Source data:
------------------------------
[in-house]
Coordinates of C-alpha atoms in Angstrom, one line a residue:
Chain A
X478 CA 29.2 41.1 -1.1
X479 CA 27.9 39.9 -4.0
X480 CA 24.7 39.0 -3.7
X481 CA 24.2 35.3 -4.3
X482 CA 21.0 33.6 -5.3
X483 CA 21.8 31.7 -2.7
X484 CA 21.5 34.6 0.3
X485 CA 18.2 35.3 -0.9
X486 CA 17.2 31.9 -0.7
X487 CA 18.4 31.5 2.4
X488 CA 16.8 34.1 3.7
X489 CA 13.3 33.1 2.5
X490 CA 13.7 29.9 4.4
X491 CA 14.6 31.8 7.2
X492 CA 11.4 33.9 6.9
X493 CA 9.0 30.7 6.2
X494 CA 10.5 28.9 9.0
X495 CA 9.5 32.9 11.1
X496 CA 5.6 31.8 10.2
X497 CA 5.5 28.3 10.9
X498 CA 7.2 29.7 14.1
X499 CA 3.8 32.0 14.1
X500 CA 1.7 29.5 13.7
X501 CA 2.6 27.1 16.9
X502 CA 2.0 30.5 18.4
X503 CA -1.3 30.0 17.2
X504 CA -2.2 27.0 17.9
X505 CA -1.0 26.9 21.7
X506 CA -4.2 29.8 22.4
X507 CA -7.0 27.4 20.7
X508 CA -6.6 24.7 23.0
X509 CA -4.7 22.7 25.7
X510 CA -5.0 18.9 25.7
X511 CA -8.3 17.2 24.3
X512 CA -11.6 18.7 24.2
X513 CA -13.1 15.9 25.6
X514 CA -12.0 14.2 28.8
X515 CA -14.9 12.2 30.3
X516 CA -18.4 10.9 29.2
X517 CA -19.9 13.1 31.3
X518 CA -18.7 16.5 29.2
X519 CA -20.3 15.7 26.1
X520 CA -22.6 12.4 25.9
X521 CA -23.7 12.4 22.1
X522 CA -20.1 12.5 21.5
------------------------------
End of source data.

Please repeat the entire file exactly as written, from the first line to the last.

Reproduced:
[in-house]
Coordinates of C-alpha atoms in Angstrom, one line a residue:
Chain A
X478 CA 29.2 41.1 -1.1
X479 CA 27.9 39.9 -4.0
X480 CA 24.7 39.0 -3.7
X481 CA 24.2 35.3 -4.3
X482 CA 21.0 33.6 -5.3
X483 CA 21.8 31.7 -2.7
X484 CA 21.5 34.6 0.3
X485 CA 18.2 35.3 -0.9
X486 CA 17.2 31.9 -0.7
X487 CA 18.4 31.5 2.4
X488 CA 16.8 34.1 3.7
X489 CA 13.3 33.1 2.5
X490 CA 13.7 29.9 4.4
X491 CA 14.6 31.8 7.2
X492 CA 11.4 33.9 6.9
X493 CA 9.0 30.7 6.2
X494 CA 10.5 28.9 9.0
X495 CA 9.5 32.9 11.1
X496 CA 5.6 31.8 10.2
X497 CA 5.5 28.3 10.9
X498 CA 7.2 29.7 14.1
X499 CA 3.8 32.0 14.1
X500 CA 1.7 29.5 13.7
X501 CA 2.6 27.1 16.9
X502 CA 2.0 30.5 18.4
X503 CA -1.3 30.0 17.2
X504 CA -2.2 27.0 17.9
X505 CA -1.0 26.9 21.7
X506 CA -4.2 29.8 22.4
X507 CA -7.0 27.4 20.7
X508 CA -6.6 24.7 23.0
X509 CA -4.7 22.7 25.7
X510 CA -5.0 18.9 25.7
X511 CA -8.3 17.2 24.3
X512 CA -11.6 18.7 24.2
X513 CA -13.1 15.9 25.6
X514 CA -12.0 14.2 28.8
X515 CA -14.9 12.2 30.3
X516 CA -18.4 10.9 29.2
X517 CA -19.9 13.1 31.3
X518 CA -18.7 16.5 29.2
X519 CA -20.3 15.7 26.1
X520 CA -22.6 12.4 25.9
X521 CA -23.7 12.4 22.1
X522 CA -20.1 12.5 21.5